My review of John Adams by David McCullough ran today at PopMatters.
Being from Massachusetts, I’ve always admired Adams and though him the most approachable Founding Father. He’s largely escaped the kind of idolatry that has elevated Washington out of reach and eschewed the precarious moral paradoxes which make Jefferson such a difficult case. Adams isn’t perfect, but at his core is driven by integrity and determination. He’s a paragon, one who can still serve as an example to be followed in both public and private life.
John Adams is, ultimately, a story about relationships, the most important of which is the one between John and his wife Abigail. McCullough does an excellent job of letting readers see the deeply loving and personal side of their story, which is a constant thread throughout the tumult of their times.
This is another “movie tie-in” edition review, like the one I did for No Country for Old Men, and features Paul Giamatti on the cover. He’s playing Adams in the seven-part HBO miniseries based on the biography, which seems like a weird bit of casting to me, but as I didn’t initially realize it was Giamatti on the cover, perhaps he’s managed to disappear into the role more than one might expect.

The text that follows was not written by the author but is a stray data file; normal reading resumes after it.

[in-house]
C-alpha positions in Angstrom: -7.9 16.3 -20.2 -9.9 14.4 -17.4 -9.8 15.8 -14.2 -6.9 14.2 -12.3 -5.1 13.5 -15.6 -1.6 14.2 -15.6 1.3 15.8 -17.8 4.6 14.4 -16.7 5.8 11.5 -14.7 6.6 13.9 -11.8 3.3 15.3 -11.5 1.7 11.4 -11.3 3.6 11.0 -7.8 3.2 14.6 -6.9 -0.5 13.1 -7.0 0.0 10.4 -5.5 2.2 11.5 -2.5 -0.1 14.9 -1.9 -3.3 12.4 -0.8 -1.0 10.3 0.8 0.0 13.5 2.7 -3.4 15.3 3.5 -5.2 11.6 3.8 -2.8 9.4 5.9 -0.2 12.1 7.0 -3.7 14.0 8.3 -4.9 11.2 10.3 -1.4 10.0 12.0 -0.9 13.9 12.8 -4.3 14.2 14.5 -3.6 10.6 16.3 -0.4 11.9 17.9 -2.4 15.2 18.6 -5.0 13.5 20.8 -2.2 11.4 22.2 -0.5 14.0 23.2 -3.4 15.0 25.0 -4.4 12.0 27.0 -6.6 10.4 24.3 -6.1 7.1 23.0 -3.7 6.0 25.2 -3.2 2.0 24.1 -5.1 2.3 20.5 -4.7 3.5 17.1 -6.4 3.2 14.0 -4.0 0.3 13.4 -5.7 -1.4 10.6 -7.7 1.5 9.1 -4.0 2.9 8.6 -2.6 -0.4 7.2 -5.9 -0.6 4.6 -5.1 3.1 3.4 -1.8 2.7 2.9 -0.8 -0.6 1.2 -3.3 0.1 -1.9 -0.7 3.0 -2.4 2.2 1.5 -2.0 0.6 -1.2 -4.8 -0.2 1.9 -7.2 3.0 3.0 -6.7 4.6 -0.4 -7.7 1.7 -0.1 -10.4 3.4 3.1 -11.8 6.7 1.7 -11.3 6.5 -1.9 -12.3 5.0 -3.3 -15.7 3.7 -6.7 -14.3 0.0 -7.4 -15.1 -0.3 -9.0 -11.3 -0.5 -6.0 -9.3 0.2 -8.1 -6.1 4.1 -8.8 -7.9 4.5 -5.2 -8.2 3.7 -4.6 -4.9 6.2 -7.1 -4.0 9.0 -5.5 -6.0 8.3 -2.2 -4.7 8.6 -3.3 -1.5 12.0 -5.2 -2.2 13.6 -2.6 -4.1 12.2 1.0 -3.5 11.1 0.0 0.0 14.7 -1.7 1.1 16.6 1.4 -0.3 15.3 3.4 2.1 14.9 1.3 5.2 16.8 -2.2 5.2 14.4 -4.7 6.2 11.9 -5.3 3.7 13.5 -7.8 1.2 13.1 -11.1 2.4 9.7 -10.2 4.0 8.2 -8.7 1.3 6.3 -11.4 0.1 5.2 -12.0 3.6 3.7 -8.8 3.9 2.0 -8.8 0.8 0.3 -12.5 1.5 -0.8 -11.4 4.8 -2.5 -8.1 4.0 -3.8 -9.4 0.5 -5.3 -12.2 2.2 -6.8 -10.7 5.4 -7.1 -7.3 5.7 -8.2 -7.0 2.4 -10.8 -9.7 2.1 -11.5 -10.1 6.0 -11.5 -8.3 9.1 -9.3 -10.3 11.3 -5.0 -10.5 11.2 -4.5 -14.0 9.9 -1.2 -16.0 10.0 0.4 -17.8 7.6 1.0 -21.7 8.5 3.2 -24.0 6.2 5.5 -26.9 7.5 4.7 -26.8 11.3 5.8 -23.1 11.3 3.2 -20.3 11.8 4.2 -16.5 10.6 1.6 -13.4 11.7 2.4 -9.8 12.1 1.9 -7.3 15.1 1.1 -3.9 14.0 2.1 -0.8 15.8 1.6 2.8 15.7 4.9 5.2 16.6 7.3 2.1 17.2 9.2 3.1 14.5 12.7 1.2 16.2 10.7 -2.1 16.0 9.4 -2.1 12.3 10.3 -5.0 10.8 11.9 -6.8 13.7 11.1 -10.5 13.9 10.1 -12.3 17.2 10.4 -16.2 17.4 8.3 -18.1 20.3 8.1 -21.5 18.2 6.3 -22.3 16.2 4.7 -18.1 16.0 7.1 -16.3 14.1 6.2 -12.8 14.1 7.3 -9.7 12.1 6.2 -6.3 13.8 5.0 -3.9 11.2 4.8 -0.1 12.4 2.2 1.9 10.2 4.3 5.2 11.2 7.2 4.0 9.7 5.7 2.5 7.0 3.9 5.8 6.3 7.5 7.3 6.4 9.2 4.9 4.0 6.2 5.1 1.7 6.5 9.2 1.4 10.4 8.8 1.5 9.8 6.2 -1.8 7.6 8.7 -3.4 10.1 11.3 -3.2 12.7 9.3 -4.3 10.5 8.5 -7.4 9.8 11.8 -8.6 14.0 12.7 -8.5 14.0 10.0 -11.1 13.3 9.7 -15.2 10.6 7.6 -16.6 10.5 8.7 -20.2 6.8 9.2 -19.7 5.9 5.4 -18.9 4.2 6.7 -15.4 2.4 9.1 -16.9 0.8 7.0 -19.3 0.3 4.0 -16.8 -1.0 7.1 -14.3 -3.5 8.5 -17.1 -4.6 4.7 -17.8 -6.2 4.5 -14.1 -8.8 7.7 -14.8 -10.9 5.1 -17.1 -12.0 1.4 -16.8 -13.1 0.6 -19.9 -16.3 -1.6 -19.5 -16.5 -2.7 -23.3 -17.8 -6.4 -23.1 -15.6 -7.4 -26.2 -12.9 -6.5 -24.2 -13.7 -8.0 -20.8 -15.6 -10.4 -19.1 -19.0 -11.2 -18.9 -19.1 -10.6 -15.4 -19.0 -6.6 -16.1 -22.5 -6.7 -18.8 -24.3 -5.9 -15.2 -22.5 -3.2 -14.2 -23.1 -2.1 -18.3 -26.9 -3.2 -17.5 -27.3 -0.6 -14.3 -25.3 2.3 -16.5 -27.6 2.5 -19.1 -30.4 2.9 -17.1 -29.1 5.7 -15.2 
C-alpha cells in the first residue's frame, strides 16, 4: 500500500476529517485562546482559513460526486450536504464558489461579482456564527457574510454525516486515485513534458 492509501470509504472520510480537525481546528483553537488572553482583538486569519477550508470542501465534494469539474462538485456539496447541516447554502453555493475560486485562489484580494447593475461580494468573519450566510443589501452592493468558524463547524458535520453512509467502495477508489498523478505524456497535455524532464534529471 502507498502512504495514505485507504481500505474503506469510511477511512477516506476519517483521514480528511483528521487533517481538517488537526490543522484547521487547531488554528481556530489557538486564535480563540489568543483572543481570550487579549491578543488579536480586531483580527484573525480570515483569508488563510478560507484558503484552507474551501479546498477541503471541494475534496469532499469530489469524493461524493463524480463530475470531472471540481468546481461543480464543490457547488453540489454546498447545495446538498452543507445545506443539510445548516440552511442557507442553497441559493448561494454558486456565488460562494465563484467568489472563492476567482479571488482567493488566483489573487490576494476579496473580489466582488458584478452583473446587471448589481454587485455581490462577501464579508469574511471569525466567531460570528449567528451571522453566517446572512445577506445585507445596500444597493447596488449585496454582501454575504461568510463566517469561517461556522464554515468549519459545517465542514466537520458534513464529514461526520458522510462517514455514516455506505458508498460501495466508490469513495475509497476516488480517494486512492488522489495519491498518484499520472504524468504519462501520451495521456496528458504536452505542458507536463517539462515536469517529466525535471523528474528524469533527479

Again, I find myself preferring the cover design of the “movie tie-in” version over the original. Maybe they’re just putting more effort into such editions than they have in the past. The bold, sans-serif rendering of the title, JOHN ADAMS, is really amazing. It’s so striking, it’s practically glowing. From my bookshelf, the title seems to project itself across the room, drowning out the less severe spines around it. It’s a simple design but extremely effective. I haven’t seen the film so I can’t judge Giamatti’s performance, but my definitive John Adams will always be William Daniels, as I was exposed to 1776 at a rather young age. I was also a huge Knight Rider fan as a kid, and probably transferred my good feelings about KITT (for which Daniels was the voice) to his portrayal of John Adams.
[tags]John Adams, David McCullough[/tags]